What is a pulmonary embolism (PE)?

A pulmonary embolism (PE) occurs when there is a blockage in the lung (pulmonary) arteries. In a pulmonary embolism, a blood clot breaks off from another part of the bloodstream and travels to the arteries in the lungs.

When a clot is in a deep vein—usually in the thigh or lower leg—the condition is called deep vein thrombosis (DVT). A pulmonary embolism is the most serious complication of a deep vein thrombosis.

Who is at risk of developing a pulmonary embolism (PE)?

People at risk for PE are those who:

  • Have been inactive or immobile for long periods of time.
  • Have certain inherited conditions, such as blood clotting disorders or factor V Leiden.
  • Are having surgery or have broken a bone (the risk is higher weeks following a surgery or injury).
  • Have cancer, a history of cancer, or are receiving chemotherapy.
  • Are bedridden or sit for long periods of time.

Other risk factors for PE are:

  • Being overweight or obese.
  • Smoking cigarettes.
  • Being pregnant or having given birth in the previous six weeks.
  • Taking birth control pills (oral contraceptives) or hormone replacement therapy.
  • Having diseases such as stroke, paralysis, chronic heart disease, or high blood pressure.
  • Having had recent injury or trauma to a vein.
  • Having had severe injuries, burns, or fractures of the hips or thigh bone.
  • Being above the age of 60.

If the patient has any of these risk factors and has had a blood clot, he or she should meet with a health care provider so appropriate steps can be taken to reduce personal risk.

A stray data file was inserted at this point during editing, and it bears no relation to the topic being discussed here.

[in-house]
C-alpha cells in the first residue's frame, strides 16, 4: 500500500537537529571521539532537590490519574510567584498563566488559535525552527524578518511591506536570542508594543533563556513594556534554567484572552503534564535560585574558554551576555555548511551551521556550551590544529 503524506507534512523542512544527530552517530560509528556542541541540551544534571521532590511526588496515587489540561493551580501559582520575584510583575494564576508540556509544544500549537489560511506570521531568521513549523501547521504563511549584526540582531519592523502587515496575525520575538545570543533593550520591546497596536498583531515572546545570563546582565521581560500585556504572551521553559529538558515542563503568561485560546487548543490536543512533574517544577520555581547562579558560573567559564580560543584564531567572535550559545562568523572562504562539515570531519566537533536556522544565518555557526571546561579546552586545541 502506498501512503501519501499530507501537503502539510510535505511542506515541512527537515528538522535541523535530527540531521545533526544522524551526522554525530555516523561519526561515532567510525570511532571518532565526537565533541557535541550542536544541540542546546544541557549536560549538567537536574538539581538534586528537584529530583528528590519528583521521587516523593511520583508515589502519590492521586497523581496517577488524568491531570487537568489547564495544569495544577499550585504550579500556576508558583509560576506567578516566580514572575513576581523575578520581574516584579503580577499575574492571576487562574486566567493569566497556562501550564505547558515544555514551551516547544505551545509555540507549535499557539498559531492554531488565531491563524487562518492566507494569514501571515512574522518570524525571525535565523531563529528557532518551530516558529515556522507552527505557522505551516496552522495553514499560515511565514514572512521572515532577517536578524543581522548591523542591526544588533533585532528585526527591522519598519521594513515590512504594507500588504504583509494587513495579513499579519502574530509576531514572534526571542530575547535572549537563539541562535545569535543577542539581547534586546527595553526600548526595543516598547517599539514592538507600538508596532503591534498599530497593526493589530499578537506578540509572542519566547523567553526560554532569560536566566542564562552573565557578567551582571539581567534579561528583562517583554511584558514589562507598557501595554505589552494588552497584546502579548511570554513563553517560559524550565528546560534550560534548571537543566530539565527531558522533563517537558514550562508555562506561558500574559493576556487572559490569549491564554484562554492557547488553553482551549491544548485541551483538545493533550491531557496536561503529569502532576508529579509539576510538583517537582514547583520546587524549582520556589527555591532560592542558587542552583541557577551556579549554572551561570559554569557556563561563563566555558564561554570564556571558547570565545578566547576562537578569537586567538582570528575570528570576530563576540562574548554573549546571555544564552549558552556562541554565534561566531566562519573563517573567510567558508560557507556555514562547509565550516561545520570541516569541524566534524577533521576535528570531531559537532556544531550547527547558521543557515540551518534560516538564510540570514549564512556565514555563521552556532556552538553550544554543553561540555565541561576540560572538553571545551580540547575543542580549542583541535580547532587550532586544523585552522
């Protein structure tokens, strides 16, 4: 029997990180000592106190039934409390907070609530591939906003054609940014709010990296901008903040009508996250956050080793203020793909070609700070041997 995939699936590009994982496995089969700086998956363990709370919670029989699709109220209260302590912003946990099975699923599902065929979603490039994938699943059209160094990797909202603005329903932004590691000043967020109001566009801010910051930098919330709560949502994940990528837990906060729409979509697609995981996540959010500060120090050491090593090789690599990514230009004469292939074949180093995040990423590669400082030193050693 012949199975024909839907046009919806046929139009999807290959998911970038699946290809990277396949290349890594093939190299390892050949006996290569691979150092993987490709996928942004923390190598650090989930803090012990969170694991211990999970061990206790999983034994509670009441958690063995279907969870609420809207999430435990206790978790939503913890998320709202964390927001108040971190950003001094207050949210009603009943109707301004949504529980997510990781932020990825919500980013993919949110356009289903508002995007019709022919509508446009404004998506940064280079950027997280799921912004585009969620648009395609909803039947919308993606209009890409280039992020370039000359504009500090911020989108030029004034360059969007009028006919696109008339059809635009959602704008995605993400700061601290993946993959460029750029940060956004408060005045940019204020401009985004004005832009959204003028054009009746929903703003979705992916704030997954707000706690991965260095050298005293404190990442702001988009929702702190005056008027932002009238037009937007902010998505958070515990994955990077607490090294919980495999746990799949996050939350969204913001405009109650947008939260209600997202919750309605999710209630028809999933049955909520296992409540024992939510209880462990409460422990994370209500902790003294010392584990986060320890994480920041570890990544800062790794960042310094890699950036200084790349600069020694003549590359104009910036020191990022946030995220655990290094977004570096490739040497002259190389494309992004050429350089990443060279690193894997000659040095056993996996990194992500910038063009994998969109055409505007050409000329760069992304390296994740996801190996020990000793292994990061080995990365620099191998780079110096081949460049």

How serious is a pulmonary embolism (PE)?

A PE is a very serious condition that can:

  • Cause heart damage.
  • Damage part of the lung because of the lack of blood flow to lung tissue, which can lead to pulmonary hypertension.
  • Cause low oxygen levels in the blood.
  • Damage other organs in the body because of a lack of oxygen.
  • Cause death if the blood clot gets too large or if there are multiple blood clots.

What are the symptoms of pulmonary embolism (PE)?

The symptoms of a PE vary based on the individual and the severity of the blood clot. Symptoms include:

  • Sudden shortness of breath
  • Problems with breathing
  • Chest pain
  • Coughing with or without bloody sputum (mucus)
  • An arrhythmia (irregular heartbeat)
  • Swelling of the leg or along a vein in the leg
  • Pain or tenderness in the leg
  • Increased warmth in a leg that is swollen or painful
  • Red or discolored skin on the affected leg
  • Feelings of anxiety or dread
  • Bluish skin (cyanosis)
  • Lightheadedness or fainting
  • Rapid breathing
  • Sweating, clammy skin
  • Increased heart rate

The patient should see a doctor right away if experiencing any of these symptoms. However, in some cases, it is possible for the patient to have no symptoms with a pulmonary embolism.

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